Tuesday, April 22, 2008

The 2020 Summit: Good Idea, Bad Ideas?

First of all, let me say that I think that Kevin Rudd's two-day conference - notionally involving the best minds in Australia - was a terrific idea. After 11 years of exclusionary, "mandate"-driven government, it is refreshing to see the political branches of this country re-engage with the nation that they have been elected to serve. Many good ideas were offered this weekend in Canberra (i.e. the creation of a centralised body to oversee carbon-trading schemes, the creation of nationally consistent transport laws, automatic voter-registration, etc.) and many old ideas (the republican movement, contitutional acknowledgement of the country's aboriginal history, a national charter of rights) were given fresh impetus. Given the eristical, contrarian nature of this blog, however, some of the - how can I put this? - shitty ideas from the summit also deserve airing.

Some of these less than luminary proposals (as published in Sunday's Herald-Sun and Monday's The Age) include:

  • "A smoking ban for all Australians born after 2008."

Controversial and oppressive in itself, ludicrous when contrasted with the other suggestions that tax revenue from cigarrettes be used to fund a national health agency and that all other drugs be legalised as a harm prevention measure (I look forward to the day when smoking crack is deemed more socially acceptable than smoking cigarettes).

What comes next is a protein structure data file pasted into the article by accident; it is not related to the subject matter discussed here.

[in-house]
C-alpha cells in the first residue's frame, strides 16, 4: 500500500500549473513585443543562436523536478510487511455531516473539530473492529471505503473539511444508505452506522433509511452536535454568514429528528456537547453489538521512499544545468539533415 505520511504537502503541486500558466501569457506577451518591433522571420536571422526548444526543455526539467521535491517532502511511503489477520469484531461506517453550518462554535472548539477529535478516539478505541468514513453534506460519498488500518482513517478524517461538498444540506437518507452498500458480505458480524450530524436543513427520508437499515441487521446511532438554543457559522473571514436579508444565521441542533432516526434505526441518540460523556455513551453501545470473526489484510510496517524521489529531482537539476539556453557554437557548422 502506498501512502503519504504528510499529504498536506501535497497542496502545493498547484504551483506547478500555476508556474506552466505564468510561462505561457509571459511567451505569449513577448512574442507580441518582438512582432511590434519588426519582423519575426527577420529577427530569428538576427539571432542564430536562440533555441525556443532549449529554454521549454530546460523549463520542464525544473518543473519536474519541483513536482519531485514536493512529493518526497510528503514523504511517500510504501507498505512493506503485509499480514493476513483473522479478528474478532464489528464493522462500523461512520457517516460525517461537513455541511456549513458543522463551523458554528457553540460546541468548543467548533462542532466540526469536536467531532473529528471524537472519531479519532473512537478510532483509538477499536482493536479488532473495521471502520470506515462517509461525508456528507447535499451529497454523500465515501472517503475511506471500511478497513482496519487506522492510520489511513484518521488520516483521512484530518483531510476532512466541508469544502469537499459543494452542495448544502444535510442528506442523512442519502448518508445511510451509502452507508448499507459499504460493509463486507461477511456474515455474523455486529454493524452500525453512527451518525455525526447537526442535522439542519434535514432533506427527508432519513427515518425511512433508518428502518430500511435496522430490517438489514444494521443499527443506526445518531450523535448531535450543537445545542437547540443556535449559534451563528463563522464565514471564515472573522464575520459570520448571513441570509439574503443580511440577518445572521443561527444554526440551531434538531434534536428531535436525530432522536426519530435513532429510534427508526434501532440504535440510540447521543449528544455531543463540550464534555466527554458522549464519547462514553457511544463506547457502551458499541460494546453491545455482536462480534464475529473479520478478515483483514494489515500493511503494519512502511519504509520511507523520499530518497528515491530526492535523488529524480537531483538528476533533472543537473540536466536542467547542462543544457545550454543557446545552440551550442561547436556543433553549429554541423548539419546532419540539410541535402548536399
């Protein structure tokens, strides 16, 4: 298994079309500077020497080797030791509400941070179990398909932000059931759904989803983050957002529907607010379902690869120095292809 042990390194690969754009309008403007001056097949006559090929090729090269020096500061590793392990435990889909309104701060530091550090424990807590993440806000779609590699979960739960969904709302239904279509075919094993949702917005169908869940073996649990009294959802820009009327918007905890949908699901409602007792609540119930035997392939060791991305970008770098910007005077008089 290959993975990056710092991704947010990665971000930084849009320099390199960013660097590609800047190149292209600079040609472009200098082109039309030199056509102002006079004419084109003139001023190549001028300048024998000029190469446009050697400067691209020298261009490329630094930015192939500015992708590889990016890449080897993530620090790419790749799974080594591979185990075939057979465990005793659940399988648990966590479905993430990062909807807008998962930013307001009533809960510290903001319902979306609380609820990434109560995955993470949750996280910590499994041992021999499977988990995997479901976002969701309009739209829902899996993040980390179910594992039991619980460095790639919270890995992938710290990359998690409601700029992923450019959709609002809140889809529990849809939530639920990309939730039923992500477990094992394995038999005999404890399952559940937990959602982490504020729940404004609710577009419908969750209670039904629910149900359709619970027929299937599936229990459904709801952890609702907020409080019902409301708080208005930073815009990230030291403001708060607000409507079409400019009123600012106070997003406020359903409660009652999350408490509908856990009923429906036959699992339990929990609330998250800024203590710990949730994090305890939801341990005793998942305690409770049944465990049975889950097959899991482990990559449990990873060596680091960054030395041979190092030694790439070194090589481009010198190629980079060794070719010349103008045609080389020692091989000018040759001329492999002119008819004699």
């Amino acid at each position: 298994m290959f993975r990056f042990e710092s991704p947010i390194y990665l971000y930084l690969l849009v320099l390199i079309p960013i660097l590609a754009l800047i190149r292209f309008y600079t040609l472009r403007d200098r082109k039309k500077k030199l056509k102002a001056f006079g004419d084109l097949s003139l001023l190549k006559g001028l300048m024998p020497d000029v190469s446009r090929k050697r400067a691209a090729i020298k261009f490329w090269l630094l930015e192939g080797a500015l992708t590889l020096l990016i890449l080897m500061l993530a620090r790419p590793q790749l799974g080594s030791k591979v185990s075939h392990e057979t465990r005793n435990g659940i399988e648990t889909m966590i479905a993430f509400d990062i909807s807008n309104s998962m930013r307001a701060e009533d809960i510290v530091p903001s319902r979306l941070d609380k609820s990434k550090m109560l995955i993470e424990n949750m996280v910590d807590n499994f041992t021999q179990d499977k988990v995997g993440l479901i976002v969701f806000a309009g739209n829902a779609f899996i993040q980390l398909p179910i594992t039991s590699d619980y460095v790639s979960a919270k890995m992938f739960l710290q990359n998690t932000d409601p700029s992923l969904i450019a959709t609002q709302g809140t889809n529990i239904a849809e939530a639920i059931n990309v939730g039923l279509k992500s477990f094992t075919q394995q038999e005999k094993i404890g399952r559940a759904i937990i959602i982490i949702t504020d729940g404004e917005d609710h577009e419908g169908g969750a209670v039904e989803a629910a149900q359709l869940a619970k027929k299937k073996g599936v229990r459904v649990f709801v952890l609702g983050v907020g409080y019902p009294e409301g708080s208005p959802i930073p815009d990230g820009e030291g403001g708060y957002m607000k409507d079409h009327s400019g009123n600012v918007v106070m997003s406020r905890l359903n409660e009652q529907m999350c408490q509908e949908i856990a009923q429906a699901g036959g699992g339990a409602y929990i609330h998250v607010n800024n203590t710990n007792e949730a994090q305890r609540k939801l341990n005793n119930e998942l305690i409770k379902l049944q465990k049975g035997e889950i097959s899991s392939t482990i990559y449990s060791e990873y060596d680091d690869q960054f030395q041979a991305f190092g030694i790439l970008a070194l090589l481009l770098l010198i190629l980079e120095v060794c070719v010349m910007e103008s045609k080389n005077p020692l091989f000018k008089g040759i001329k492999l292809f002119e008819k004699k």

• "An annual national fitness test where citizens would receive a financial incentive if they pass."

"Fitness? Longevity? Looking attractive to the opposite sex? Nah, who wants that? Oh wait, you'll give me $50 for not being such a fat fuck? Sweet, let me get my Reeboks on!"

  • "Increased education about how death could be a 'positive experience' to avoid patients panicking."

Well I sure found my death to be quite a positive, life-affirming experience at least.

  • "Women would make up 50% of MPs."

Because a democratic system where the majority of voters are women must be inherently sexist.

  • "Installing women in a third of senior positions in the public and private sectors, including a female prime-minister and an aboriginal woman president."

Which is not too specific a request, but I think it does pretty much narrow down the field down to Cathy Freeman and that big girl from The Secret Life of Us.

  • "Setting aside certain seats in parliament and spots in government for indigenous people."

... actually, while we're at it, why not just abolish democracy altogether? Sure it may have seemed like a good idea in the past, but I find it hard to lend my support to any political system which deems John Howard worth keeping in a job for 30-odd years.

  • "A statement from the prime-minister on the creation of a non-violent society."

Which apparently narrowly beat out an opposing suggestion for the creation of a blood-soaked dystopia.

  • "As a broad theme, it was decided that by 2020 Australia should be known 'throughout the world for its diverse, fair, compassionate and respectful society'."

Good idea. I'll send out an email to the other countries and let them know they have it all wrong.

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